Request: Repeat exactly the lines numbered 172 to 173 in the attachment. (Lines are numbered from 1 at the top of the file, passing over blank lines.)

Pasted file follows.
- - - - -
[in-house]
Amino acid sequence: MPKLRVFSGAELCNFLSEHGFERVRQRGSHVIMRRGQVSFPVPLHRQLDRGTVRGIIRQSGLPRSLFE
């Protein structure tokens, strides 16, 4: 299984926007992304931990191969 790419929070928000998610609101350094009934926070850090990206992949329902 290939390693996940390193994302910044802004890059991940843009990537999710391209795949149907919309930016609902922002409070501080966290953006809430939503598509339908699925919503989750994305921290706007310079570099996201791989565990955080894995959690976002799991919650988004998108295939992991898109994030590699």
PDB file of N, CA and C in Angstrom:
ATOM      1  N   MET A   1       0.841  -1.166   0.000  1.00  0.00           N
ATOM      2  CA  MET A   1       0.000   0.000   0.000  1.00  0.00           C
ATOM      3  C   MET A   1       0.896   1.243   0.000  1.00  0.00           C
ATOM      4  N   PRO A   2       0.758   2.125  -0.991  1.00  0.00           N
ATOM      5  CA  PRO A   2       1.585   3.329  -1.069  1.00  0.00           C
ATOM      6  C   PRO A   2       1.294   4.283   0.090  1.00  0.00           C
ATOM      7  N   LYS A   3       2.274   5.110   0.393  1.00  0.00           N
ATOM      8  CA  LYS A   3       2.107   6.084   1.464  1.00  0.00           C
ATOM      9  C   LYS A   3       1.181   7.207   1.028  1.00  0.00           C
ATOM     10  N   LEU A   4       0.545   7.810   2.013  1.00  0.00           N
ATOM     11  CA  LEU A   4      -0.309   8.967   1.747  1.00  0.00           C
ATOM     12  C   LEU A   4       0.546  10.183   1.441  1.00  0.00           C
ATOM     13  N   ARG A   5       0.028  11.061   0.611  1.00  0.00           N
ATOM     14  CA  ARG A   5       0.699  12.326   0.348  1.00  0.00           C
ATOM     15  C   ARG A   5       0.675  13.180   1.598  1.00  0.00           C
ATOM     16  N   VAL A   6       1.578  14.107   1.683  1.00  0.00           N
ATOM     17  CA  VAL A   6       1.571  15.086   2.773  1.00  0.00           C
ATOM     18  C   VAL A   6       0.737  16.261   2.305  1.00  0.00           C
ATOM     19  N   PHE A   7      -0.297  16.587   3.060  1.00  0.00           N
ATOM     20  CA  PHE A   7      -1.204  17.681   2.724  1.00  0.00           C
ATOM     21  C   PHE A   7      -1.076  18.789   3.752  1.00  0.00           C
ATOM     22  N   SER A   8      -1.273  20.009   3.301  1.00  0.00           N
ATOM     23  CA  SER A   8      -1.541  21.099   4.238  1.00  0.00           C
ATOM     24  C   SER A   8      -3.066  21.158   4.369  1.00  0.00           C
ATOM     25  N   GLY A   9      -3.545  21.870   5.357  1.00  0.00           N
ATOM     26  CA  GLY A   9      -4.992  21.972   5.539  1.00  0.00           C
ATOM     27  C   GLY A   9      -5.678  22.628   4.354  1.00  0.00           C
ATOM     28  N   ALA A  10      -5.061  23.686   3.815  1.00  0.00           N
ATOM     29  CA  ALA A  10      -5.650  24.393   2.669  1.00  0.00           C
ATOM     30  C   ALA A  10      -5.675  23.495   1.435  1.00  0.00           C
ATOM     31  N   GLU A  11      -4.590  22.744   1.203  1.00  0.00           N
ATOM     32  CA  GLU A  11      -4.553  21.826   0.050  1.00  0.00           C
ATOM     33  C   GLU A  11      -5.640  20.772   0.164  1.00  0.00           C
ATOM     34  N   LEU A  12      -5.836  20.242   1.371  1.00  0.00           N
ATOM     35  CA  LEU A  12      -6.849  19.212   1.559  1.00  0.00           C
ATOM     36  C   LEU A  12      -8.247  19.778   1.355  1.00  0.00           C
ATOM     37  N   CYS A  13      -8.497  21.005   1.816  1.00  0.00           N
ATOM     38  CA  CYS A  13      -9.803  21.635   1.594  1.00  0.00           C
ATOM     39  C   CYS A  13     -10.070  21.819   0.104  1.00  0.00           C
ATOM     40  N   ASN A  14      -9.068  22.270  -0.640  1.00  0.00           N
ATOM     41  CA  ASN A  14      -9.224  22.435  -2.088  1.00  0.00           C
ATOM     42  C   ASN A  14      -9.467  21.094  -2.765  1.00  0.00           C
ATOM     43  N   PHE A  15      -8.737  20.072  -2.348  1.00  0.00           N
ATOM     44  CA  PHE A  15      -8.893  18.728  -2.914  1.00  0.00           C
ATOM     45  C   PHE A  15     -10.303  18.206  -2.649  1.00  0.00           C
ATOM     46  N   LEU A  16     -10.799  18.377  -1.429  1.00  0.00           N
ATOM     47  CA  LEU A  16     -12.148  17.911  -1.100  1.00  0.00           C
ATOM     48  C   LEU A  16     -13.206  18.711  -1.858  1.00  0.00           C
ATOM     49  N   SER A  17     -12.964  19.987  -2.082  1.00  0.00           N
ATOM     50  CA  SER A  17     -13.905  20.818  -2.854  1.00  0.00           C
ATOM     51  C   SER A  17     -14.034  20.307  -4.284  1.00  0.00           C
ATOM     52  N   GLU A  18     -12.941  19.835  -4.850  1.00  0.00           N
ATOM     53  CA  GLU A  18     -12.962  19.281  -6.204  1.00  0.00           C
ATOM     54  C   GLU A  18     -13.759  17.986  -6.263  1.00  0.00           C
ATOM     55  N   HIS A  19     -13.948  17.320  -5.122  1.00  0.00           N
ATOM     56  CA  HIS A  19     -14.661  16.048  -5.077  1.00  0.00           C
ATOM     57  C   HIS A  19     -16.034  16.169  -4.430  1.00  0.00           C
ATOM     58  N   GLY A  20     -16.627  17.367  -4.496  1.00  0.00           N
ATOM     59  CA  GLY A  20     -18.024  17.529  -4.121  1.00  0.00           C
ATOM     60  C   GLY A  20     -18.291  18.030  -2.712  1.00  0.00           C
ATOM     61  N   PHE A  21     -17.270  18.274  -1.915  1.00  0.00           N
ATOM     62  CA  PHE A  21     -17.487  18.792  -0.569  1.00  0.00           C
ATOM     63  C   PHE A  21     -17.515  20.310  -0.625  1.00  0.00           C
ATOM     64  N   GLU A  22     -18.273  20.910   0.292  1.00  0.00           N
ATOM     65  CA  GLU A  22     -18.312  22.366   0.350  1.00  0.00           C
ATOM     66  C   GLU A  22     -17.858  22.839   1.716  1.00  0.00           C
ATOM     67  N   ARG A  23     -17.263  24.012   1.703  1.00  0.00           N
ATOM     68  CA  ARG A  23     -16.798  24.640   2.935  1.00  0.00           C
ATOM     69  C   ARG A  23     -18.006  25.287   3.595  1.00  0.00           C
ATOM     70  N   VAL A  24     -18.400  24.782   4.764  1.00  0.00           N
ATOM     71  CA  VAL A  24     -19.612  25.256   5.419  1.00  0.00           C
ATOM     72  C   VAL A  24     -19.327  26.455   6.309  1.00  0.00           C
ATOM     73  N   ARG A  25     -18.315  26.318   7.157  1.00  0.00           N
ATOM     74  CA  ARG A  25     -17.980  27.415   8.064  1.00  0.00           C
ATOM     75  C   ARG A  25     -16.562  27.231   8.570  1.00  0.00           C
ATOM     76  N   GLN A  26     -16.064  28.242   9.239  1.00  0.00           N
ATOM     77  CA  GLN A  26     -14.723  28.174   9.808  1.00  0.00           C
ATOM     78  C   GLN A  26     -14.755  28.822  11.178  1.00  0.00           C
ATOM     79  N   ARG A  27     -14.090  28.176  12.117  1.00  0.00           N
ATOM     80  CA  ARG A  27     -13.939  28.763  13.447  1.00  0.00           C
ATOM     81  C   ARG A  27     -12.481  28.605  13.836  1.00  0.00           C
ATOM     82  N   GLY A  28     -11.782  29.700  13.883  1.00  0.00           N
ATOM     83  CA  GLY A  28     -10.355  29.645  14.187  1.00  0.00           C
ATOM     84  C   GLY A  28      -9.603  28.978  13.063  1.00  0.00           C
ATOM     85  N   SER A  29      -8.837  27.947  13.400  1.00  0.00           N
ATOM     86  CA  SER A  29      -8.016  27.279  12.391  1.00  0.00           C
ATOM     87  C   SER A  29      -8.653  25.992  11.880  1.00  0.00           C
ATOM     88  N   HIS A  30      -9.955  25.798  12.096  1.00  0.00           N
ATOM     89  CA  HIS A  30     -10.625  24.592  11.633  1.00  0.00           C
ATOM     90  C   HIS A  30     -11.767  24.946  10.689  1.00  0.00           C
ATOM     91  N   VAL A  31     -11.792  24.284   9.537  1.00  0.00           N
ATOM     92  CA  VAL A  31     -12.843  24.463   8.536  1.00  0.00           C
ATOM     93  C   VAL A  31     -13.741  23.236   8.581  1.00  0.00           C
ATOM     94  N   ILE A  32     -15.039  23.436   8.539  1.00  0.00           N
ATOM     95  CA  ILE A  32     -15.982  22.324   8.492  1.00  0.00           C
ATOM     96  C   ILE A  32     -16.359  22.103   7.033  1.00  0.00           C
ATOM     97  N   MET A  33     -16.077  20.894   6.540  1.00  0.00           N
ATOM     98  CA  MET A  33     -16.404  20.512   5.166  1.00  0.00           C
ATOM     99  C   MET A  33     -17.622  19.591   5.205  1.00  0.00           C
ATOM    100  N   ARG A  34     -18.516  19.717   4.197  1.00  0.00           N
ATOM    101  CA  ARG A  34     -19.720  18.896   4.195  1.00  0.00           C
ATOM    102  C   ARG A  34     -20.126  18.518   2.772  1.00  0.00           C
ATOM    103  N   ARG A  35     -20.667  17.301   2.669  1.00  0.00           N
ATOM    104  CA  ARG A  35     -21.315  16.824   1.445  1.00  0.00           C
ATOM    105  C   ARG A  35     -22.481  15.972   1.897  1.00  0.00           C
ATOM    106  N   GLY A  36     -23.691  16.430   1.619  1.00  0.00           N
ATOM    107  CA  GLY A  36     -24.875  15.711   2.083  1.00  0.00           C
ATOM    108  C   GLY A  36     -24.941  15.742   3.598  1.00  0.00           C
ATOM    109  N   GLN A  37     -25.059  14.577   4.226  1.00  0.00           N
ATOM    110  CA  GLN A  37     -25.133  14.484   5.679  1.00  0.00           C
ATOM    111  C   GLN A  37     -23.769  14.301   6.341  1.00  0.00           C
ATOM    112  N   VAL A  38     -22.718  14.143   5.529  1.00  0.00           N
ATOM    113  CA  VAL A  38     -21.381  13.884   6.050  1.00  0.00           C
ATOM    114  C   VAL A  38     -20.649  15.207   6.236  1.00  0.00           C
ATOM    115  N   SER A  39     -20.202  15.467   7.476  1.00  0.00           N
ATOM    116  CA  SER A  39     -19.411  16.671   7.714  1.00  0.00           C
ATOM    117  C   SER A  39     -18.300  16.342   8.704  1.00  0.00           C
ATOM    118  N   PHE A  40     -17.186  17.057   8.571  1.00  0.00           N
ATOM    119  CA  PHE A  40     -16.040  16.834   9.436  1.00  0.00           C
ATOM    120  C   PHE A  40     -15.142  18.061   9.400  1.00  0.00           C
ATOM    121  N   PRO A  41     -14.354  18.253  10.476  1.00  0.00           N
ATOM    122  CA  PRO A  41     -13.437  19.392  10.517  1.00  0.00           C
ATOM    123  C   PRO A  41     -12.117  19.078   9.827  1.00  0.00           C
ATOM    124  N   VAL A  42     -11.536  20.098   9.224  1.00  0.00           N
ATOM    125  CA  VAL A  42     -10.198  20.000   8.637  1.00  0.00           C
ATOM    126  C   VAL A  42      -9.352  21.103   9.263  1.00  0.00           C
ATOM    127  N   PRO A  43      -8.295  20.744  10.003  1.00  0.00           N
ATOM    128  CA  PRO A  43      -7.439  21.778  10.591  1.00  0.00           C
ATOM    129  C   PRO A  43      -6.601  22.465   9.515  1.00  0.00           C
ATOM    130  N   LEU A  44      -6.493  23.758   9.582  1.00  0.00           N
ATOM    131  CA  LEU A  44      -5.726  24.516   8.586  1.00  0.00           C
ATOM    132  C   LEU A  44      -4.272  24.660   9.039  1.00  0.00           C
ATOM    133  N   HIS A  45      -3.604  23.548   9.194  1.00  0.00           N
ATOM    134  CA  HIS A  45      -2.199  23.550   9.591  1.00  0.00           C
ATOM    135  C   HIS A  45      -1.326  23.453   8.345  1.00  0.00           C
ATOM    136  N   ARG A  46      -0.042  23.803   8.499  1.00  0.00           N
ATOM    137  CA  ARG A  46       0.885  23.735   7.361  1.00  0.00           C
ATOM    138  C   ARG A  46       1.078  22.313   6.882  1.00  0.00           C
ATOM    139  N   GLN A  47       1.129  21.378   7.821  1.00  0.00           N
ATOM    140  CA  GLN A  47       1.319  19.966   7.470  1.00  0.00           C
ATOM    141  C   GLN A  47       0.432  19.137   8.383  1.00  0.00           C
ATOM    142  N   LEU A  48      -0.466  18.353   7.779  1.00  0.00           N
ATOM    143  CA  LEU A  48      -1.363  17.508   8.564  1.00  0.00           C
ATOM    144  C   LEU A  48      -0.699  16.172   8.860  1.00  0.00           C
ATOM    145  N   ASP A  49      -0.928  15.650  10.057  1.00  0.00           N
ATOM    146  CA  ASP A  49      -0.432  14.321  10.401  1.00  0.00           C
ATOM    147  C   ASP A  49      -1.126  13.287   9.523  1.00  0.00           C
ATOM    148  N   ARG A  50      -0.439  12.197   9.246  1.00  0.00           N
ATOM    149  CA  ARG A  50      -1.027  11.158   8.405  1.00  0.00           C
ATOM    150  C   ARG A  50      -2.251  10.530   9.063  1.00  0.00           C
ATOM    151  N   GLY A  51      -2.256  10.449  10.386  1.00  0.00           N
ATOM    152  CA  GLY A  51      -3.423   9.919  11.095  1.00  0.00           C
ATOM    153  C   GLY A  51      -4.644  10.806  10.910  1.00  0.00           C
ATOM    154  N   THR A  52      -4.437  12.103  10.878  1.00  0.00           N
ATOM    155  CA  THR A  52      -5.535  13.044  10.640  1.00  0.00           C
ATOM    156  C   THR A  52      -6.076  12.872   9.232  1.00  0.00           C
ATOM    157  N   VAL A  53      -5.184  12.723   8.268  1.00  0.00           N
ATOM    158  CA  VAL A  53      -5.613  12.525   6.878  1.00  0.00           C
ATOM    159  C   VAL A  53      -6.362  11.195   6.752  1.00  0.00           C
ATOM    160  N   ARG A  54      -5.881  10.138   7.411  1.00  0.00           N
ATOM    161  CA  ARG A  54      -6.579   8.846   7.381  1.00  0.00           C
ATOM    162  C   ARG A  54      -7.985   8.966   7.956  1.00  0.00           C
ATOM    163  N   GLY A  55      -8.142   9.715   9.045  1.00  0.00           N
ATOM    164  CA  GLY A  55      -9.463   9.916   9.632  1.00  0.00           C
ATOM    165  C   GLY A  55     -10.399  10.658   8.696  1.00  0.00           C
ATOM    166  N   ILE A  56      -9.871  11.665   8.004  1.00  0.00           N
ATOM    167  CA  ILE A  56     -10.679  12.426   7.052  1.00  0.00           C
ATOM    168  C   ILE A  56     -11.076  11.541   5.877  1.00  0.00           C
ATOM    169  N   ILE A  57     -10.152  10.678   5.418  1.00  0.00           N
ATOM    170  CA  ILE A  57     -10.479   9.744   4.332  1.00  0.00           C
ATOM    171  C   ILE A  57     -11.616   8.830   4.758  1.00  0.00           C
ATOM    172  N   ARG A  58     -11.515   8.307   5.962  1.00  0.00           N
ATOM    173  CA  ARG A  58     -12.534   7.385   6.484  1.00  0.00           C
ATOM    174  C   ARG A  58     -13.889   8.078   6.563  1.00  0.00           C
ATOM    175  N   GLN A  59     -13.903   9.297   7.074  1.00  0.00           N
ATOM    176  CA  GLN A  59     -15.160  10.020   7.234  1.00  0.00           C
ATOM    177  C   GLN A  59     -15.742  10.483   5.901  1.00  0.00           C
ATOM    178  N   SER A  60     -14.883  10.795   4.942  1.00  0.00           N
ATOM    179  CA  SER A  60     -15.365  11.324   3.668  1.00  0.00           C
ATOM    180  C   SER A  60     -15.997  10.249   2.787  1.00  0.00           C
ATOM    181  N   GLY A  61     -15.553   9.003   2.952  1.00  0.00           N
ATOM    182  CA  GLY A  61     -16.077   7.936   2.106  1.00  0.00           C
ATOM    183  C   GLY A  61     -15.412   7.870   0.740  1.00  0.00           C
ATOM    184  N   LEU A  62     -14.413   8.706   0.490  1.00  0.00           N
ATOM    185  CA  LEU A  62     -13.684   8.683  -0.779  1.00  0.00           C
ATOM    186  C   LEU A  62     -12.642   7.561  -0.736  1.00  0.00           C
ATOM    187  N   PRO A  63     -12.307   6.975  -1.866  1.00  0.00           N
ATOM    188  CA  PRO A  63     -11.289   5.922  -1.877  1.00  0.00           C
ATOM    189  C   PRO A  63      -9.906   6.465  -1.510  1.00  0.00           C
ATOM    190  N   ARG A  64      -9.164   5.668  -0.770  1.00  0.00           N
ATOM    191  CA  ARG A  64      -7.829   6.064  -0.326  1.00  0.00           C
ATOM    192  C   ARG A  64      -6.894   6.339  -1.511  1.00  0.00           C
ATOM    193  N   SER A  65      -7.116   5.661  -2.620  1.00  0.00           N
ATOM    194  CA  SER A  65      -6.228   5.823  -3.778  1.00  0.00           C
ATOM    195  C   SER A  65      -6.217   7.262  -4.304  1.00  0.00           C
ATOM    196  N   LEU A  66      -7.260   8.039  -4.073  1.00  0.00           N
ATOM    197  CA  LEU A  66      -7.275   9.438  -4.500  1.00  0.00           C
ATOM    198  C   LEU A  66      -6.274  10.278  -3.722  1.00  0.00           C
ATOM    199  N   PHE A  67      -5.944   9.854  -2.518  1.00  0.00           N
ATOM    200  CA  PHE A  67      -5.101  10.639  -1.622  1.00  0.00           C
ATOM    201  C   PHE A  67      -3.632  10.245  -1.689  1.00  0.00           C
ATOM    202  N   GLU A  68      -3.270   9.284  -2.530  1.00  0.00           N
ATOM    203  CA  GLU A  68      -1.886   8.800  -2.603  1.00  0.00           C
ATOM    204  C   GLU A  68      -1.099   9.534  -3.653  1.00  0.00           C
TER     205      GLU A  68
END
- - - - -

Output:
ATOM    168  C   ILE A  56     -11.076  11.541   5.877  1.00  0.00           C
ATOM    169  N   ILE A  57     -10.152  10.678   5.418  1.00  0.00           N